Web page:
Component-wise, everything worked well. I went with a 1x10 drivetrain for the first time, and it was great—smooth, quiet and no chain drops. I never used the smallest or largest cogs, so I had a plenty of gear range, at least for that ride.

When SRAM came out with the XX1 group, I thought the concept was ridiculous. I had used a triple crank for almost 30 years, and I never had issues with it. You would think from reading the magazine articles that installing, maintaining and using a front derailleur was rocket science. In forums people complain of missed shifts, chain rub, chain suck and bent chainrings.

Suddenly I found myself owning a frame with really tight tolerances in the bottom bracket area. Although you CAN run a triple, it was no easy feat according to other Yelli owners. So I went ahead and took the single ring route.

The chainring is a Race Face wide-narrow, which "borrows" the SRAM technology. The narrow teeth fit between the chain rollers and the alternating wide teeth fit between the plates. This supposedly helps keep the chain put.

The other component important to the equation is a rear derailleur equipped with a clutch. This keeps the chain from bouncing around. I went with a short cage, which also helps by keeping the chain shorter (and it looks really cool).

The frame is built with a tapered head tube, which is a first for me. I guess this is a technological advancement, although I never noticed any of my straight steerers holding me back much. It forced me to buy new tools, so that added to the cost of this bike.

Anyway, after one ride I am pretty much smitten. Time will tell if it's just new bike infatuation or the beginning of a long term relationship.


Thursday, April 10, 2014

Green Machine

When I was a wee lad I dreamed of owning a Green Machine. It was the baddest personal transportation vehicle a kid could ever want.

Swivel action wheels! Stick shift controls! Mean!

Unfortunately it never happened for me. Fast forward a few years (OK, 40) and I finally have my green machine.

First ride will be tomorrow. I think this bike will be a ton of fun. More to come.


Monday, April 07, 2014

Makes Me Wonder

I have a few standard bike routes around my area, most of which I have been riding over and over for 10 years now. One ride I frequent is about 14.3 miles with 950 feet of climbing, and it usually takes about 64 to 66 minutes on my 29er.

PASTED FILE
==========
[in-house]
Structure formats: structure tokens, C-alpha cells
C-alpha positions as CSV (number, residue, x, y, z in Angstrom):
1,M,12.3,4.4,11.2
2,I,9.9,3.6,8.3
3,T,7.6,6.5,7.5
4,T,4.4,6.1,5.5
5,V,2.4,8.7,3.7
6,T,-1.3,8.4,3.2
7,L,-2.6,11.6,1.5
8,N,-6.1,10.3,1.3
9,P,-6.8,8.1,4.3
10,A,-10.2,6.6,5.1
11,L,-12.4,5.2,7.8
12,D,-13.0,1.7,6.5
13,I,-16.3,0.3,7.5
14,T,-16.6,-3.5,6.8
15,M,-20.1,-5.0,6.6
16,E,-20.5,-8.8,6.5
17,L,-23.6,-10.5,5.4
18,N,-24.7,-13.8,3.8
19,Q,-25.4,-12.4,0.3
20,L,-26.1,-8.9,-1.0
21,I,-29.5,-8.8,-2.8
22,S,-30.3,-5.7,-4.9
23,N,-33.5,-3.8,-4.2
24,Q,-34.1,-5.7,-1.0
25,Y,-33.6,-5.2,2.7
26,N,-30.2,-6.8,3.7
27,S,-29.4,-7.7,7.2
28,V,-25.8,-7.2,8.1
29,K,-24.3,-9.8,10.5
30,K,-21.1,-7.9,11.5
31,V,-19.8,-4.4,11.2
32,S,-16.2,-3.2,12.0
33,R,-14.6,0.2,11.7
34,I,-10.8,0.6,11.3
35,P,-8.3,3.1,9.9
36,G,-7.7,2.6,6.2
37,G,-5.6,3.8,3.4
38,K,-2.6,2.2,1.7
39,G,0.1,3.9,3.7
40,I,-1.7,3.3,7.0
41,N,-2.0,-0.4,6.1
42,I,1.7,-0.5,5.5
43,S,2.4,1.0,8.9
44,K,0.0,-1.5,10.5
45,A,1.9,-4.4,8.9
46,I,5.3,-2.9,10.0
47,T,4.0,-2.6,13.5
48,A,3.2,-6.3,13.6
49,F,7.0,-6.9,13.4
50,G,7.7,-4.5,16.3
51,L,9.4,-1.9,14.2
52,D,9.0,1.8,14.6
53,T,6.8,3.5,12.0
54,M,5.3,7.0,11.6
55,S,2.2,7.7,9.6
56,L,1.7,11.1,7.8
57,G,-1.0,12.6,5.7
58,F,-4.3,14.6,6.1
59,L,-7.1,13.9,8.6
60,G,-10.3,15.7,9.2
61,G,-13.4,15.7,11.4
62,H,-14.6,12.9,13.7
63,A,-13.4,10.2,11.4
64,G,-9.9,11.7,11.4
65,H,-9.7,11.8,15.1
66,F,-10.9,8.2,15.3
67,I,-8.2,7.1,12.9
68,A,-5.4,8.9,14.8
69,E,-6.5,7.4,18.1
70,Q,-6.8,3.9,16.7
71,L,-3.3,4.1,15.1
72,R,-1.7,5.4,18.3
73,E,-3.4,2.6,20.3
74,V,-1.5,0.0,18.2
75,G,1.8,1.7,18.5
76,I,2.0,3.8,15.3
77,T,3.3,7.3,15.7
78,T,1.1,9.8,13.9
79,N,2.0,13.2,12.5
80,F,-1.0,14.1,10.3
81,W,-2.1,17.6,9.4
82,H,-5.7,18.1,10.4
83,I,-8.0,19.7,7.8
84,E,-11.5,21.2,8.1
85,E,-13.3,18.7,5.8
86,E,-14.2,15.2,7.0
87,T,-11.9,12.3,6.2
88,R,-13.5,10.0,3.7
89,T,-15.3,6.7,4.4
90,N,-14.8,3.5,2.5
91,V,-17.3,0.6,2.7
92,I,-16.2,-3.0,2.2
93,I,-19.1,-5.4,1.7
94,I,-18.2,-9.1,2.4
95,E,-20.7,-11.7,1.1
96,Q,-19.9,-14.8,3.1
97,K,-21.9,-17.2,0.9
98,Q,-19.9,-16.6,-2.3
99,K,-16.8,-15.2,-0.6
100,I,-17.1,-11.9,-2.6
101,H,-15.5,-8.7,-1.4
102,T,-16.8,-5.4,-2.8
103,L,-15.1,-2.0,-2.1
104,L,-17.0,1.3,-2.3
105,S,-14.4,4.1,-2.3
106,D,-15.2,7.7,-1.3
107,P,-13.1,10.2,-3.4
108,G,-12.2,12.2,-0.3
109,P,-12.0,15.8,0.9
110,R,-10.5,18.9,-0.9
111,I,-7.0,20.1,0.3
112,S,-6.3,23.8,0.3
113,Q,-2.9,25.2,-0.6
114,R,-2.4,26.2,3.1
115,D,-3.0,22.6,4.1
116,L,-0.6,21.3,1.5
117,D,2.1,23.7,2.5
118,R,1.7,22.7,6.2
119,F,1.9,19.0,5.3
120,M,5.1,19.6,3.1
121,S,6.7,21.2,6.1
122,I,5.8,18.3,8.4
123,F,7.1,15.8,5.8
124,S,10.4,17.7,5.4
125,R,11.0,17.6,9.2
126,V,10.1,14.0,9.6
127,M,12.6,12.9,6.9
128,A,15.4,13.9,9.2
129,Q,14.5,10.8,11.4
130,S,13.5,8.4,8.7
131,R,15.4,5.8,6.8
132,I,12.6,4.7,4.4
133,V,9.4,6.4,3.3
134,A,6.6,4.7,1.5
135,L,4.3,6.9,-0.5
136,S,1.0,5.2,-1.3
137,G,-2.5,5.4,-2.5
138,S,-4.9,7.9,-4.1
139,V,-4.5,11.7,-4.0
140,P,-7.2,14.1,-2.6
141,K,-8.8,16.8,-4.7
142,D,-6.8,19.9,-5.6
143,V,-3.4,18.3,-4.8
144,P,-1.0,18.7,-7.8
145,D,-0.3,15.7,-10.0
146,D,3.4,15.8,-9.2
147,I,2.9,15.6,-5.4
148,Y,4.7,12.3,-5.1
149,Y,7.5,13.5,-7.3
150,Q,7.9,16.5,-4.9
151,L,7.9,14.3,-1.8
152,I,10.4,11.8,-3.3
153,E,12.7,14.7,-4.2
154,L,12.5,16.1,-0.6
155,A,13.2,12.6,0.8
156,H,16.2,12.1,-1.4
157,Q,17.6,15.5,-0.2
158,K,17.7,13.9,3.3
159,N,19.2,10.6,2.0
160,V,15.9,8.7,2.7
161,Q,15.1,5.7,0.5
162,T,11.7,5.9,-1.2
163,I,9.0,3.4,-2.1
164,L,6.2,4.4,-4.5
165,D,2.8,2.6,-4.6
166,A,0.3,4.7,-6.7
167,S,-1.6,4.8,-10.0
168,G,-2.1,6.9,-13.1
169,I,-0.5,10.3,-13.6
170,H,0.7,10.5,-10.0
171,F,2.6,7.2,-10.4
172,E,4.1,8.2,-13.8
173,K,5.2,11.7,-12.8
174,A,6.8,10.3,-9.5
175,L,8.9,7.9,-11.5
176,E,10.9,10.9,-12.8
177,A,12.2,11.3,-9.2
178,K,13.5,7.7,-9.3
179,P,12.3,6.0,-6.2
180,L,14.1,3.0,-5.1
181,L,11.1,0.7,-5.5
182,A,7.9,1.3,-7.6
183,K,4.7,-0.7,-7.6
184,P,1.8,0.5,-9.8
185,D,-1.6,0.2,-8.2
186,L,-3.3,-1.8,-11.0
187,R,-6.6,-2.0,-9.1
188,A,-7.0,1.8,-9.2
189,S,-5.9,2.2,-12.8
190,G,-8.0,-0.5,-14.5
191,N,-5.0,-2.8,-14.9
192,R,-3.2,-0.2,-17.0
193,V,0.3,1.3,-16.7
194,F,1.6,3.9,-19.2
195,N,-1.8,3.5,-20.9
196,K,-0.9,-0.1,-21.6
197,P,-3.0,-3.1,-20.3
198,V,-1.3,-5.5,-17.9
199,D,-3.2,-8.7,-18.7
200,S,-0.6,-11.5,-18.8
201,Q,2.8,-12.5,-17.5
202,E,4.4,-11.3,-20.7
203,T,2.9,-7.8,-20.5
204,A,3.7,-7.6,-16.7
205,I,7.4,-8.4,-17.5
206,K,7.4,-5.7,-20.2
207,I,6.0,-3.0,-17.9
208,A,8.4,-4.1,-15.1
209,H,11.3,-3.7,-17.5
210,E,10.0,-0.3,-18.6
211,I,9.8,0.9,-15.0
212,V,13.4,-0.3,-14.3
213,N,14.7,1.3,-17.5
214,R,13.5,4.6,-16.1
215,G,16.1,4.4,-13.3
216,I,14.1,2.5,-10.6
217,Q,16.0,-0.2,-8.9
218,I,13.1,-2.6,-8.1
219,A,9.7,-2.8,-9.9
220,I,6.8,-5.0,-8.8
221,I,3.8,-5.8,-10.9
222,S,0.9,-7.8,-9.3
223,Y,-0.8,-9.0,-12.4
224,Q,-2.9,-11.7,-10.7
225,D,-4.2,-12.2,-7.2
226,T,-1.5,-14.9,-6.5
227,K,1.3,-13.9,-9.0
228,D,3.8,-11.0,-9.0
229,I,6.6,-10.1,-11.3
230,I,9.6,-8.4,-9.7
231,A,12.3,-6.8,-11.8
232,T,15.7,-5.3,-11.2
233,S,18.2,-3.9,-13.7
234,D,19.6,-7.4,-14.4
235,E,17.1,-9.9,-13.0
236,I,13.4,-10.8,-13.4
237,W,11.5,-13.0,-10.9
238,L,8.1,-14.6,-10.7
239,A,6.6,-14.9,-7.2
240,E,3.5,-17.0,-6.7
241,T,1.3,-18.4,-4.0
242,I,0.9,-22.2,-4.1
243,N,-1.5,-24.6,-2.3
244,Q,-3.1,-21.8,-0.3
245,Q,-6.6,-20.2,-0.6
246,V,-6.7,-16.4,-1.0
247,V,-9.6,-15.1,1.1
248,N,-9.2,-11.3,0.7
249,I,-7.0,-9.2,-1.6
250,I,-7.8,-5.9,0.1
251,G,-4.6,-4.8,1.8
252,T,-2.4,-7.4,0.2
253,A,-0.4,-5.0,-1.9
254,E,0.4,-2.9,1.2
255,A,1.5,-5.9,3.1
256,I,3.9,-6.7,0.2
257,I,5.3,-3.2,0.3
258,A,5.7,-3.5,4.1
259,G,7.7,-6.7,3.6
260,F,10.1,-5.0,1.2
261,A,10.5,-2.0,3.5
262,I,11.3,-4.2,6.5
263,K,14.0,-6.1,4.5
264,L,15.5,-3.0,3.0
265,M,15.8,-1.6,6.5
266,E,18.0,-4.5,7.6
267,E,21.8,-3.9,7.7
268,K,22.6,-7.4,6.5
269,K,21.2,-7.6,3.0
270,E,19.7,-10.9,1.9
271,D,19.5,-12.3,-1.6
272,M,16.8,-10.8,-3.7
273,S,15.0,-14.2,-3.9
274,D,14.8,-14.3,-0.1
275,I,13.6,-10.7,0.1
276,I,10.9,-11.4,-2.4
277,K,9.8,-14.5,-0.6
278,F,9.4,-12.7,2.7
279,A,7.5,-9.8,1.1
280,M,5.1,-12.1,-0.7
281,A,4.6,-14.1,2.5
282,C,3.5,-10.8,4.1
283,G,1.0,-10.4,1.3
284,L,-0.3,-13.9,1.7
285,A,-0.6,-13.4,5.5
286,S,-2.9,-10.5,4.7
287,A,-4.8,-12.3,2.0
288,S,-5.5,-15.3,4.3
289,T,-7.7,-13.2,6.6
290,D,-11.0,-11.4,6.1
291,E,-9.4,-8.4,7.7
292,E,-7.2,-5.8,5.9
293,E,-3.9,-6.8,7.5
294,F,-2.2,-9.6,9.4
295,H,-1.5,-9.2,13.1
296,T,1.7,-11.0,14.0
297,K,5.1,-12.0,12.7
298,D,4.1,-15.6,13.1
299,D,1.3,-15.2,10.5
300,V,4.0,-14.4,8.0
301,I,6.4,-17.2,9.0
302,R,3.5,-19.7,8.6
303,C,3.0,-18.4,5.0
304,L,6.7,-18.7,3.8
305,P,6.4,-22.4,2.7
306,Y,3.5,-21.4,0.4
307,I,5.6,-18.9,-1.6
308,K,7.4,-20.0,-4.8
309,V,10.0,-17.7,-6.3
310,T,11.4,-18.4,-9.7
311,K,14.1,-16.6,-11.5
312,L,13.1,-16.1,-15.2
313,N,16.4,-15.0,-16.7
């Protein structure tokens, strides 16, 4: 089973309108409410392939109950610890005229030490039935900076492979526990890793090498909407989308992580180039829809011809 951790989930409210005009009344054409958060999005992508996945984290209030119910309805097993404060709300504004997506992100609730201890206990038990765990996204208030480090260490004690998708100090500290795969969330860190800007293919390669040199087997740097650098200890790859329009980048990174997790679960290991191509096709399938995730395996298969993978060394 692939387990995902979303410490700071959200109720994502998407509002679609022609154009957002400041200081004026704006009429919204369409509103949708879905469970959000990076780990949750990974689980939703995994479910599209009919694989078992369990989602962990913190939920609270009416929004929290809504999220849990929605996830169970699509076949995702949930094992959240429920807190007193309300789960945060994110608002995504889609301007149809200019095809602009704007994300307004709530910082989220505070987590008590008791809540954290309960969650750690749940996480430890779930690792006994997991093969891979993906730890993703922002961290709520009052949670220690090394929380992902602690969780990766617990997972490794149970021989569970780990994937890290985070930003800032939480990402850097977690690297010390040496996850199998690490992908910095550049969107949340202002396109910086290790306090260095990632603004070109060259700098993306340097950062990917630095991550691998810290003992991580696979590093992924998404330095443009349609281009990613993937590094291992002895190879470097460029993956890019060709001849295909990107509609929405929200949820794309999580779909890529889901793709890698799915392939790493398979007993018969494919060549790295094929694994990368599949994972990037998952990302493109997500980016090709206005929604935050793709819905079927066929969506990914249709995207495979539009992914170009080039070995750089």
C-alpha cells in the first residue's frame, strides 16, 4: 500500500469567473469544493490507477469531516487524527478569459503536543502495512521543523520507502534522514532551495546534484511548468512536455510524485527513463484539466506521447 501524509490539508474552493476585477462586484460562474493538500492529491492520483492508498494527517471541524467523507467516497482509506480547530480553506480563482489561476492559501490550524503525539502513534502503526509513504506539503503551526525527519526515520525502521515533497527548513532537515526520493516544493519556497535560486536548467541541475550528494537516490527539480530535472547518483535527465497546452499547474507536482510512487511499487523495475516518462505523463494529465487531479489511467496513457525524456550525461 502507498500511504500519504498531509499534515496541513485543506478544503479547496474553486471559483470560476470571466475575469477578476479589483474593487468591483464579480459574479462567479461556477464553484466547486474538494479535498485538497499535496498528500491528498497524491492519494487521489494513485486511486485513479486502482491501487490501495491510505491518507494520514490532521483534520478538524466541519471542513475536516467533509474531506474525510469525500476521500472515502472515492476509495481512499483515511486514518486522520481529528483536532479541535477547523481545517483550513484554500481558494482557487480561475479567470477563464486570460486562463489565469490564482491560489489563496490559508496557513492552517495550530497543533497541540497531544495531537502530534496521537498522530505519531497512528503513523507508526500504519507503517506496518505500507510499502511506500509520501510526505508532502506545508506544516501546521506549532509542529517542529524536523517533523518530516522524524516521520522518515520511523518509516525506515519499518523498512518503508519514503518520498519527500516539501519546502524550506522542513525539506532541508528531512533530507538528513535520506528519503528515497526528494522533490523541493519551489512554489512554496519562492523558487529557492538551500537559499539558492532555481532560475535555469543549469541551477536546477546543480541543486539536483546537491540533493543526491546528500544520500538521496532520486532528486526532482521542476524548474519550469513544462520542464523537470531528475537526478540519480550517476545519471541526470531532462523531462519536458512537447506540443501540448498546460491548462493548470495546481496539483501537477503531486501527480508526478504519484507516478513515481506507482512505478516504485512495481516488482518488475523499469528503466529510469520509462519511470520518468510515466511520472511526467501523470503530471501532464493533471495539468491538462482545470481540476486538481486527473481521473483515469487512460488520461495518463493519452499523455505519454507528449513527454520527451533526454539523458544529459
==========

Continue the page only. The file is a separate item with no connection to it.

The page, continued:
Sunday I ate breakfast and headed out into the yard at 9 a.m. I moved dirt and rock for about four hours, which left me tired, dirty, sweaty, hungry and thirsty. With the boy's baseball practice looming, I quickly changed and headed out for a short ride.

Without much time to work with, I chose the route I described above. The first few minutes were uncomfortable, my knees and back protesting loudly. After a couple miles I settled into a rhythm, loosened up and started to feel better.

At about the halfway mark I realized my pace wasn't too bad. I kicked up the effort a bit and was surprised that my body responded. I hit the final two-mile climb at 49 minutes and change, and I thought there was a chance I could crack one hour. I have tried to complete this ride in under an hour many times, and each attempt has ended in failure. Still, I keep trying.

I hit the climb hard and really turned myself inside out. I can honestly say I had never previously put that much effort into the last two miles. I stomped up the last hill and pushed hard over the top, hammering down the last descent in my big chainring. I took the last corner without braking, barely acknowledging my neighbors and Jenn who were visiting in the cul-de-sac. Up the driveway and into the garage, I stopped the timer at 59:54. A good ride.

I collapsed on the living room floor like Laurent Fignon after the final time trial in the 1989 Tour, wondering if I have been doing it wrong all these years. Eating, resting and hydrating before races? Not anymore.

If you see a guy pushing around a wheelbarrow full of rocks before your next race, stop by and say hello. It's just me. Be afraid. I'm only getting warmed up.